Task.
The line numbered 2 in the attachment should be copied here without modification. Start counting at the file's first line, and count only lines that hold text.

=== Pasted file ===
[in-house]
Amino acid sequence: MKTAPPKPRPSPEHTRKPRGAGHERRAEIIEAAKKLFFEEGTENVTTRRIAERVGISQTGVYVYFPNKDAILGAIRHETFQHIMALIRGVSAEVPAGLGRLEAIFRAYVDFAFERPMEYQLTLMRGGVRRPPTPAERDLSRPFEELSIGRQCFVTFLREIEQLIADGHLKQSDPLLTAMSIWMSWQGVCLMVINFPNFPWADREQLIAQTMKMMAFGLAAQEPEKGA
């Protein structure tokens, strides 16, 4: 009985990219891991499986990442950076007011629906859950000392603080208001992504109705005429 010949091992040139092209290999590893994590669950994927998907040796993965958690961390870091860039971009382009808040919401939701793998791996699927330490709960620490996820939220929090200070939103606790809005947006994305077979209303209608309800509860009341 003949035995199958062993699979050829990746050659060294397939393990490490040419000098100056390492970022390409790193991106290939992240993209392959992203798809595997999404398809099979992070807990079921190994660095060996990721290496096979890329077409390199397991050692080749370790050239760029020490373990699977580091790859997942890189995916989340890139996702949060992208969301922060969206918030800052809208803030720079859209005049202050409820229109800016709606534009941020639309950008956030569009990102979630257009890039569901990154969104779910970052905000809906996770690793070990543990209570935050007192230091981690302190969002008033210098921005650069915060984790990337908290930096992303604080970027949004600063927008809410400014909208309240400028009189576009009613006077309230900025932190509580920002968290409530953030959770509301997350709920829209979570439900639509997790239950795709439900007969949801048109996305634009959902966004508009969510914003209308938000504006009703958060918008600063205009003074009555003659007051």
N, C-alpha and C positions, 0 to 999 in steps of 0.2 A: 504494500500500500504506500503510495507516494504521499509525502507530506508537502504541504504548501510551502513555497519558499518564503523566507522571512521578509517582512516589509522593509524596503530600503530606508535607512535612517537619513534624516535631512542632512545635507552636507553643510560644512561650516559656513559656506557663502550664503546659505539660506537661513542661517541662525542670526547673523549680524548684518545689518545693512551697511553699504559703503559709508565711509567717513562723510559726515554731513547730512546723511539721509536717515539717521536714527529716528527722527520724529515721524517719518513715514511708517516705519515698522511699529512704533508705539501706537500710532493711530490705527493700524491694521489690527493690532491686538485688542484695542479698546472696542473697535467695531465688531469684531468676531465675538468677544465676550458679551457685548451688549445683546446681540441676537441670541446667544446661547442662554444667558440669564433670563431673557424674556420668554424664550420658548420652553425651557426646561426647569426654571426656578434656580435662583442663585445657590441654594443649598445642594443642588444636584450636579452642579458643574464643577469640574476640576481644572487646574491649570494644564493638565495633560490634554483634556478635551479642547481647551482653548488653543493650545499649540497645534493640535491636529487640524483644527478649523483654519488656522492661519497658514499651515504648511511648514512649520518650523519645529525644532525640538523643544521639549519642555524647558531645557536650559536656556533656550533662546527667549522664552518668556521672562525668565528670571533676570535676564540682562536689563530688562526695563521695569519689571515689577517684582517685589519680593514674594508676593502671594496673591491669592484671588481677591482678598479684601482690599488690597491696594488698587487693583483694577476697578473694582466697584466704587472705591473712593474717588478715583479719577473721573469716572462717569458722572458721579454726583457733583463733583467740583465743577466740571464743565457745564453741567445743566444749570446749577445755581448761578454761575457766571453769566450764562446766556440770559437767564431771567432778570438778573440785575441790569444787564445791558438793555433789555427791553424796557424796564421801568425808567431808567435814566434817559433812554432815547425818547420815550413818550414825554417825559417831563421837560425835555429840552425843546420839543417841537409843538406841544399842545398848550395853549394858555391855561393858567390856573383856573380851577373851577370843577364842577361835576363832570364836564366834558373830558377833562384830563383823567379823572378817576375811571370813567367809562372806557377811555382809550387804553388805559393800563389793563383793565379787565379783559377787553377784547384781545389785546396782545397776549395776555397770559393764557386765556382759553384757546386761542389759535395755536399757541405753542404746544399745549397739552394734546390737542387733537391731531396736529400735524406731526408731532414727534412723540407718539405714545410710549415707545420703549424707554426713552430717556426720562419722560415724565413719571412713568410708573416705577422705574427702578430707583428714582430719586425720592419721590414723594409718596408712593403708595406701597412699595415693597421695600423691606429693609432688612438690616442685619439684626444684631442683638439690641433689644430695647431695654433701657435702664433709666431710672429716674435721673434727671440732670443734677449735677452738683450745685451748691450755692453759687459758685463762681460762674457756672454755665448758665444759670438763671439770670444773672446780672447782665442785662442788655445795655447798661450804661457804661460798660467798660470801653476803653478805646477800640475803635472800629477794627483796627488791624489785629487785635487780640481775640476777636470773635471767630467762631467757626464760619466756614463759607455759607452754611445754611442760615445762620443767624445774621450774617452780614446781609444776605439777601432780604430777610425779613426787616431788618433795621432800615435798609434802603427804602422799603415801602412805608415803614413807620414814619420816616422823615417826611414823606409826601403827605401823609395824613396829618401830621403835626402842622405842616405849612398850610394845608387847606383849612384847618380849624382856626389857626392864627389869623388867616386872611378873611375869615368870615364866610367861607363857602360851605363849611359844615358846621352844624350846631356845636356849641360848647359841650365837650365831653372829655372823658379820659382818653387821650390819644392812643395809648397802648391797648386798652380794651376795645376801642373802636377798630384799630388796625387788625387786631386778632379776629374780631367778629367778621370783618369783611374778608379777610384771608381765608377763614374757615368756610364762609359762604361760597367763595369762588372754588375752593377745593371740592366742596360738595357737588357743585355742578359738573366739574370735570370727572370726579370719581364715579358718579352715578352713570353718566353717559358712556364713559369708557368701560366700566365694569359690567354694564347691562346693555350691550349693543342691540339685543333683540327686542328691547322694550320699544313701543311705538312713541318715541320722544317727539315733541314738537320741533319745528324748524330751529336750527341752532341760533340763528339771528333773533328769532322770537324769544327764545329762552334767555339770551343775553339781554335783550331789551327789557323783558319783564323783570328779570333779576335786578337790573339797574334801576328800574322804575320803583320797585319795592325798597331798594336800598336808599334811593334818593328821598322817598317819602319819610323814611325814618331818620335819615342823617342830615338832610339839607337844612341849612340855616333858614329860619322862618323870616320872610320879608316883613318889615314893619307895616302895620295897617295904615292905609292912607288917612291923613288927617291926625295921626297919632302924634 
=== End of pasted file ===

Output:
Amino acid sequence: MKTAPPKPRPSPEHTRKPRGAGHERRAEIIEAAKKLFFEEGTENVTTRRIAERVGISQTGVYVYFPNKDAILGAIRHETFQHIMALIRGVSAEVPAGLGRLEAIFRAYVDFAFERPMEYQLTLMRGGVRRPPTPAERDLSRPFEELSIGRQCFVTFLREIEQLIADGHLKQSDPLLTAMSIWMSWQGVCLMVINFPNFPWADREQLIAQTMKMMAFGLAAQEPEKGA